Trump's Response To Violence At His Campaign Rallies Sheds Light On What A Trump Presidency Could Do To America

Donald Trump's presidential campaign is attracting Republicans fed up with Washington politicians not keeping their promises or fighting for their constituents, some of which have channeled that anger into violent outbursts at Trump's campaign events. At Thursday night's 12th GOP debate in Miami, CNN's Jake Tapper asked the real estate magnate if the tone of his campaign encourages fighting, and Trump's response to violence at his campaign rallies should raise some serious concerns about the atmosphere a Trump presidency would create.

There have been numerous instances of voters turning violent at Trump campaign rallies, the most recent of which involved a Trump supporter being charged for sucker-punching a protestor at a rally in Fayetteville, North Carolina. Tapper brought this up, along with Hillary Clinton's tweet saying, "This kind of behavior is repugnant. We set the tone for our campaigns, we should encourage respect, not violence," in reference to the North Carolina incident. Although Trump told Tapper he doesn't condone violence, his full response justified the perpetrators' actions by saying they did it out of love for their country — essentially, it's patriotic to punch people when you're angry about politics. The police (and the law) don't seem to agree with that sentiment.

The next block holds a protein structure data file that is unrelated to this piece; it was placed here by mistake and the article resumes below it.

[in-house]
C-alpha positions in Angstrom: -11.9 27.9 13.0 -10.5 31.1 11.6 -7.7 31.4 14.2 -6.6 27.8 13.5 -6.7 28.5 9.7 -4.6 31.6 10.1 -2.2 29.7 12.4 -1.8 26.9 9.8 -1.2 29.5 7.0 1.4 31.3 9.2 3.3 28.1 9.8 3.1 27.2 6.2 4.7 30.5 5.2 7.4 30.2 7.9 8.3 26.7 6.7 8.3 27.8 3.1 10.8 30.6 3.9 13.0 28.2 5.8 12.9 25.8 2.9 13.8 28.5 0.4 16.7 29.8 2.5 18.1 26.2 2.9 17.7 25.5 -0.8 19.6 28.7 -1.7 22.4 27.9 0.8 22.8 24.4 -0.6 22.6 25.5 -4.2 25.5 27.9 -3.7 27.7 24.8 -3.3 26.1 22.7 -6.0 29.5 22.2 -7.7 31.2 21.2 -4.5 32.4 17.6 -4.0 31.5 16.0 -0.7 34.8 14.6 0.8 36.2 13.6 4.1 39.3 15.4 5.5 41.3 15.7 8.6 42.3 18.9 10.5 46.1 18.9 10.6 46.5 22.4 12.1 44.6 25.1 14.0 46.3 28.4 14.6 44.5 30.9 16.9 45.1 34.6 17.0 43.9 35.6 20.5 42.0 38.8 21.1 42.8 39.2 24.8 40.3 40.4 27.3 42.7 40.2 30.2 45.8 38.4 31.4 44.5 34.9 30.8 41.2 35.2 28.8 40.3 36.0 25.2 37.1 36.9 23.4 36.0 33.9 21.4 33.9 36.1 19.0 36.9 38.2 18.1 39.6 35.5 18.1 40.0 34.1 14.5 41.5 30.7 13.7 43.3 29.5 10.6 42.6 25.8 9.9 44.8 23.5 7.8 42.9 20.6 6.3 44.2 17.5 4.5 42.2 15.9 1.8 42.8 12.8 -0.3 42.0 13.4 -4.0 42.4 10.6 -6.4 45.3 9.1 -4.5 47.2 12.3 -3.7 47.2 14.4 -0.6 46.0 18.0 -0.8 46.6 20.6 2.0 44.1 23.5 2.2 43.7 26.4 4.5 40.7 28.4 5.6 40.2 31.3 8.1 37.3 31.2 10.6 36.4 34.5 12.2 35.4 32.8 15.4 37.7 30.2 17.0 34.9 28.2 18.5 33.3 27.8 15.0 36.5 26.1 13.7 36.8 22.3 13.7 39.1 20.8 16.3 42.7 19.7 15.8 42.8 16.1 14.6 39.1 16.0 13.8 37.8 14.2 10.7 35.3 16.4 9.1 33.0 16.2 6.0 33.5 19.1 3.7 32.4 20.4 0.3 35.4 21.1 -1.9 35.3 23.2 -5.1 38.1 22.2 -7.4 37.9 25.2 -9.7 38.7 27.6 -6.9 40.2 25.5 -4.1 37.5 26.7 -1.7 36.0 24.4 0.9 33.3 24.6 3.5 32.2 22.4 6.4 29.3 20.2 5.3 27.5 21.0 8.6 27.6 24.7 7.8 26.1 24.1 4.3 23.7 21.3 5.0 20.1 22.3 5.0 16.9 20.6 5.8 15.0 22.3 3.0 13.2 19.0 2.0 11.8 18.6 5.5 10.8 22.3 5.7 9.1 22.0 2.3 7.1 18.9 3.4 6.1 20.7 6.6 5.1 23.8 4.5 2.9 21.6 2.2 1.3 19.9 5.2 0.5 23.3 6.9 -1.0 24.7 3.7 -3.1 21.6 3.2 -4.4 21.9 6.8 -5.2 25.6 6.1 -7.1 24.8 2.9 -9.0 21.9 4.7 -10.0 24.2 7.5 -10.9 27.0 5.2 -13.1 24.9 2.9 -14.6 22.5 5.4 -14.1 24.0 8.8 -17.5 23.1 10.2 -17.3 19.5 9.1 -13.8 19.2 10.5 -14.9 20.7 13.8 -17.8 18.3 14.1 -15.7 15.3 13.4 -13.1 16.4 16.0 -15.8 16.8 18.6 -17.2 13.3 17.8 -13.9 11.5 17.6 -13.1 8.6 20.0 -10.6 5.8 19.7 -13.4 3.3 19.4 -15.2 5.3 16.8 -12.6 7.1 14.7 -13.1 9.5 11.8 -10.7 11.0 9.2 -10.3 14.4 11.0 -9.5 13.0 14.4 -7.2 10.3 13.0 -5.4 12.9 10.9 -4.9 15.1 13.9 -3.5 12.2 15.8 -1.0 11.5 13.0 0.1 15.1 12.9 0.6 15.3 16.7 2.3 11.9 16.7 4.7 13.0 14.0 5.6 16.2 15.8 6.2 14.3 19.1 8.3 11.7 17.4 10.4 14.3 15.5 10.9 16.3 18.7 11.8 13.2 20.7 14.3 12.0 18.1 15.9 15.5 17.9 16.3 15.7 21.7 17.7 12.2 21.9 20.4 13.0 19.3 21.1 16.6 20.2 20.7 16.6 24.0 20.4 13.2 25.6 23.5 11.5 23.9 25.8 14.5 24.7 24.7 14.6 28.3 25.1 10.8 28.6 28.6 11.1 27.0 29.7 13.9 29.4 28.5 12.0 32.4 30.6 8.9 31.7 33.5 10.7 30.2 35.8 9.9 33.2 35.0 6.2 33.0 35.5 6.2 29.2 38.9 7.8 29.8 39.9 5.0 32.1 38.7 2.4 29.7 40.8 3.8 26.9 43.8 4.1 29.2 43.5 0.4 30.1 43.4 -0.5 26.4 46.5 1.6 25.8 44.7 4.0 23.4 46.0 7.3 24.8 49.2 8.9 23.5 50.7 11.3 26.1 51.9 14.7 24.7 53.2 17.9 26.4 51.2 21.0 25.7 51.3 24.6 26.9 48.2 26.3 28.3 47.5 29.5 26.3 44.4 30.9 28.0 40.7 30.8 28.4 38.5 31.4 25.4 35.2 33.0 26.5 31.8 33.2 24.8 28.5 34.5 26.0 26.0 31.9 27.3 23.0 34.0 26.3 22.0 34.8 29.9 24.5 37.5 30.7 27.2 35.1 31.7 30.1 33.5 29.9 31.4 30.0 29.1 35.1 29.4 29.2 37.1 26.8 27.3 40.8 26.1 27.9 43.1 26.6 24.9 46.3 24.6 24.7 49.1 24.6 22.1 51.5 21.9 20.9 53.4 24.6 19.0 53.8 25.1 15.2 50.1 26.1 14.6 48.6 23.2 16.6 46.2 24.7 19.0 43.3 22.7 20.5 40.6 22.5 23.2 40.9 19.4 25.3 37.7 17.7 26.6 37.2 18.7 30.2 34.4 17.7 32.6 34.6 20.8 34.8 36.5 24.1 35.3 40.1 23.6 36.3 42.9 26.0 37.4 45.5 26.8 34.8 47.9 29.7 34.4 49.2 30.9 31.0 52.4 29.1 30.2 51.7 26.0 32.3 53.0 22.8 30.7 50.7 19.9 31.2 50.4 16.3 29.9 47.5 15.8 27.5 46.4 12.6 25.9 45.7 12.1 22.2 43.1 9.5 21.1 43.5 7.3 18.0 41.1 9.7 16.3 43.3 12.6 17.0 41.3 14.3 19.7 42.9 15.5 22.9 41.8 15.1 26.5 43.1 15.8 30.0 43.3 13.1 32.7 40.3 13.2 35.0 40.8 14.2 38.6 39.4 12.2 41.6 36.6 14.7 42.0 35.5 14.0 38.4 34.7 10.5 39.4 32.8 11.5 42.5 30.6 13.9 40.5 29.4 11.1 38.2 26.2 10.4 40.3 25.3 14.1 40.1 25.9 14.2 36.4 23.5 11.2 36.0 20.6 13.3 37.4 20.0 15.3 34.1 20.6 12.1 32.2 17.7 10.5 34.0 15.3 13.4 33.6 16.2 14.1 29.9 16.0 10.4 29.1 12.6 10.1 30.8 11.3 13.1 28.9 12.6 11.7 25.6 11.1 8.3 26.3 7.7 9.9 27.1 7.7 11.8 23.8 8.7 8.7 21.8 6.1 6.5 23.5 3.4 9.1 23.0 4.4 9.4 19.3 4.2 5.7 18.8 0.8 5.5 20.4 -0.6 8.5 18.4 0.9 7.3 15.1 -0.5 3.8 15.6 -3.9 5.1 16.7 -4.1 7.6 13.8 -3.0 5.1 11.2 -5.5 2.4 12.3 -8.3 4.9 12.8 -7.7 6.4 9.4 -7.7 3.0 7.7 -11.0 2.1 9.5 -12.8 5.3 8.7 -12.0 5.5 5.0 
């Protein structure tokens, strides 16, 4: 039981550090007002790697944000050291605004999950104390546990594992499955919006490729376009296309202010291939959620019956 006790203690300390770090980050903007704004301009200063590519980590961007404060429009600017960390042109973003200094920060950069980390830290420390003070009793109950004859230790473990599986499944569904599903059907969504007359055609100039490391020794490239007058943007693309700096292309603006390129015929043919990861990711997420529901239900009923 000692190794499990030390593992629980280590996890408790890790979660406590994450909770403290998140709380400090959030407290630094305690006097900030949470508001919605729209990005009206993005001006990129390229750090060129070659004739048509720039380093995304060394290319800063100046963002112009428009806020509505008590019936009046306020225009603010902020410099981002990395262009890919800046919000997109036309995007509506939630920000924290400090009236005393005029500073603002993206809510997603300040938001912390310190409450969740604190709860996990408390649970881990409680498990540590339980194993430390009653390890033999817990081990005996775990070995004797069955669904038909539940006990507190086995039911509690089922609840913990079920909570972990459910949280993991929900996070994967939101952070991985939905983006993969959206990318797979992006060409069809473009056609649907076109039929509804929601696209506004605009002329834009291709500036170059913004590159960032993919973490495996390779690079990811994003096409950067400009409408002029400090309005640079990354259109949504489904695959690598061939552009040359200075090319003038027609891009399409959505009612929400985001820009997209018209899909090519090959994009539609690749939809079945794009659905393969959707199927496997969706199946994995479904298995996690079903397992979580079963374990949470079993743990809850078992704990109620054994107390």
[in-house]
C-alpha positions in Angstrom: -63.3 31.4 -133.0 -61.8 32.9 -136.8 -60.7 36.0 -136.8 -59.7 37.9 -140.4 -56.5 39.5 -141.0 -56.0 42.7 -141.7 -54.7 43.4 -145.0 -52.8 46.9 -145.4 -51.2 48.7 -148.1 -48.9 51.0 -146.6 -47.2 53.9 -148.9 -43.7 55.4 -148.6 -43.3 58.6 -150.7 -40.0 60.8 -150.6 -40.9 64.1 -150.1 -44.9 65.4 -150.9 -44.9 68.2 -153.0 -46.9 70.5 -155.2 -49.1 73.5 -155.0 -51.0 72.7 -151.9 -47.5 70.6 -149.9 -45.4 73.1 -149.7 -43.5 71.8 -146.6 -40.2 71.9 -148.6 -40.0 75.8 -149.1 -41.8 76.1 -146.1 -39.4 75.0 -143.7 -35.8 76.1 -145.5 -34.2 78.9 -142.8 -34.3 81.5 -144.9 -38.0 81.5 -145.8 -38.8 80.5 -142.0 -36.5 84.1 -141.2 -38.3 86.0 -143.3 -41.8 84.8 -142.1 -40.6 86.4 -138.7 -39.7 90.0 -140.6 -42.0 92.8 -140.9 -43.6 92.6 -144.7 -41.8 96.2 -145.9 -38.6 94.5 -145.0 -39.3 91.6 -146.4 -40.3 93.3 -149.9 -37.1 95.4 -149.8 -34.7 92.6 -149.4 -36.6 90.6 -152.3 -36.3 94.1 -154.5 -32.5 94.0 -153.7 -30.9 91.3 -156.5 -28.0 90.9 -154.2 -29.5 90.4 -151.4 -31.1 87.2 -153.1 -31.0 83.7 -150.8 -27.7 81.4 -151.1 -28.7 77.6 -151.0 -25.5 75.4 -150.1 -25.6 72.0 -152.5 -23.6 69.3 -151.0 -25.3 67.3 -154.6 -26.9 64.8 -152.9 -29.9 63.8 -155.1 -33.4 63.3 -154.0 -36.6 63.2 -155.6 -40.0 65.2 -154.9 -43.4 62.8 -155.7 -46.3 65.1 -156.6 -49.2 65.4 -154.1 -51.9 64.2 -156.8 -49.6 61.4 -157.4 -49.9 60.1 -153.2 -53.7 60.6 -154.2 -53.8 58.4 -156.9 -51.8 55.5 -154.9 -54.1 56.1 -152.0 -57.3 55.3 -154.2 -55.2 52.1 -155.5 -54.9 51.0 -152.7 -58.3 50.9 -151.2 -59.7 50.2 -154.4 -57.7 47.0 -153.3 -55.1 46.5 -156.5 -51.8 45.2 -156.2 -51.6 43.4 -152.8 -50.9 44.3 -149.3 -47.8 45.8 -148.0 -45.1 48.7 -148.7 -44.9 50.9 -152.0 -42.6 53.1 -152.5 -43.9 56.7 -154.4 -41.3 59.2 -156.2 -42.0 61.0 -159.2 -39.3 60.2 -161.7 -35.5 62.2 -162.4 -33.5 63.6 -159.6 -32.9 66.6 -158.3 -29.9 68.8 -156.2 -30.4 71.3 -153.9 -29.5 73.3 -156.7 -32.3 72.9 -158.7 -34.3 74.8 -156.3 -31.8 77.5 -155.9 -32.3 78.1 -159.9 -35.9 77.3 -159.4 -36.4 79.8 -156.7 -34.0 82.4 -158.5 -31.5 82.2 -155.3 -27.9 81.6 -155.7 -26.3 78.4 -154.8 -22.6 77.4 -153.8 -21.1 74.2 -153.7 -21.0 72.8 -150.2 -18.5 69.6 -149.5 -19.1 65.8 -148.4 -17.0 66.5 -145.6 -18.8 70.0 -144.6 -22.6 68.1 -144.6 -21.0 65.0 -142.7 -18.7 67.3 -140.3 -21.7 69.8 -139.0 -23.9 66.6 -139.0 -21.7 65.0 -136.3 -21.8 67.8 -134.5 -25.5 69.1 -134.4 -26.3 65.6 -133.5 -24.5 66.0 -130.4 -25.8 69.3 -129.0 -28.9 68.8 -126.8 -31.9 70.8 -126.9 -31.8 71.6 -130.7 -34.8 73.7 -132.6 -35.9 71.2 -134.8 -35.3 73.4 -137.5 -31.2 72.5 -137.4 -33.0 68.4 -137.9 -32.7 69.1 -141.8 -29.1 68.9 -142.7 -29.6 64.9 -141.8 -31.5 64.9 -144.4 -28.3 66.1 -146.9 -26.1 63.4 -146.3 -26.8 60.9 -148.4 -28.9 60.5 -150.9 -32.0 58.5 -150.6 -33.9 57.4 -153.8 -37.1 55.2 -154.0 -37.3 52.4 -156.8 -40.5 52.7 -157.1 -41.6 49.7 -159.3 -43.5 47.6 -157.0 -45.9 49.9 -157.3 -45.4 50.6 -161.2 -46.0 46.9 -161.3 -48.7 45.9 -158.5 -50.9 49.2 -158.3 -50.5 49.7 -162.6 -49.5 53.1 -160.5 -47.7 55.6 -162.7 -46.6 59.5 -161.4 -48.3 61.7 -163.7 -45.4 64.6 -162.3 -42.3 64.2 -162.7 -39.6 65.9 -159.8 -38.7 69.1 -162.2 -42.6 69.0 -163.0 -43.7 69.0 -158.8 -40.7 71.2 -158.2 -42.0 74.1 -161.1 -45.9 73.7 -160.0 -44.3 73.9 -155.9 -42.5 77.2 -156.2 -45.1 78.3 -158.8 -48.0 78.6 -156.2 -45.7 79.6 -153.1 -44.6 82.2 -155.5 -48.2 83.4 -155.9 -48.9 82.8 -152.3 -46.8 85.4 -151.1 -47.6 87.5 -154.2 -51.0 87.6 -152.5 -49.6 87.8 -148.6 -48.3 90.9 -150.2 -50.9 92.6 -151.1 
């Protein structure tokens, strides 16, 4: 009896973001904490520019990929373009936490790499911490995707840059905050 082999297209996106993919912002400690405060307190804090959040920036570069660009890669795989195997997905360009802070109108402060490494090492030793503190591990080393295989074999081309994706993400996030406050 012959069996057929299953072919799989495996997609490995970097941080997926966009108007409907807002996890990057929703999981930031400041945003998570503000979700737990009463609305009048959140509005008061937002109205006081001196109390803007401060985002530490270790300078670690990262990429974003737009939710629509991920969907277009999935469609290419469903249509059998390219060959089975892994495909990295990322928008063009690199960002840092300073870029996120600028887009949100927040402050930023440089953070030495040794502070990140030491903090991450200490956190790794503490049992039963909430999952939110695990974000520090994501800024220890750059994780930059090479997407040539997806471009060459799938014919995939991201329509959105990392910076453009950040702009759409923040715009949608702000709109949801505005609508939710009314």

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Here are Trump's comments:

People come [to Trump rallies] with tremendous passion and love for the country... But when they see what's going on in this country, they have anger that's unbelievable. They have anger. They love this country. They don't like seeing bad trade deals, they don't like seeing higher taxes, they don't like seeing a loss of their jobs where our jobs have just been devastated. And I know — I mean, I see it. There is some anger. There's also great love for the country. It's a beautiful thing in many respects. But I certainly do not condone that at all.

Though not fully encouraging violent behavior, Trump didn't condemn it either, going so far as to say the anger it's fueled by is beautiful. He also proceeded to blame the victims of the assaults, saying at the debate (without any evidence) that his supporters were just defending themselves. He said:

We have some protesters who are bad dudes, they have done bad things. They are swinging. They are really dangerous and they get in there and they start hitting people, and we had a couple of big strong powerful guys doing damage to people. Not only the loudness — the loudness I don't mind — but doing serious damage.
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Defending violence as a manifestation of passion and implying that victims had it coming is very dangerous rhetoric. If Trump's campaign is already creating violent atmospheres, and he isn't even attempting to stop it, who's to say his presidency won't do the same on an even larger scale?

The businessman's claim that the protestors attacked by his supporters were dangerous was unsupported, and videos of such incidents only show his supporters getting rowdy. Trying to write off attacks on people who oppose or disagree with him by alleging that they were criminals who needed to be punished could easily become a common occurrence. America thrives on differing opinions and the right to express one's views, even (or perhaps, especially) negative opinions of a presidential candidate or the president of the United States. It would be extremely problematic for the country to elect a president who justifies hurting or eliminating his opponents.

Whether or not you agree with Trump's political ideologies and policy plans, the way he almost praises violence and blames victims should create a few doubts about his promises to make America great again.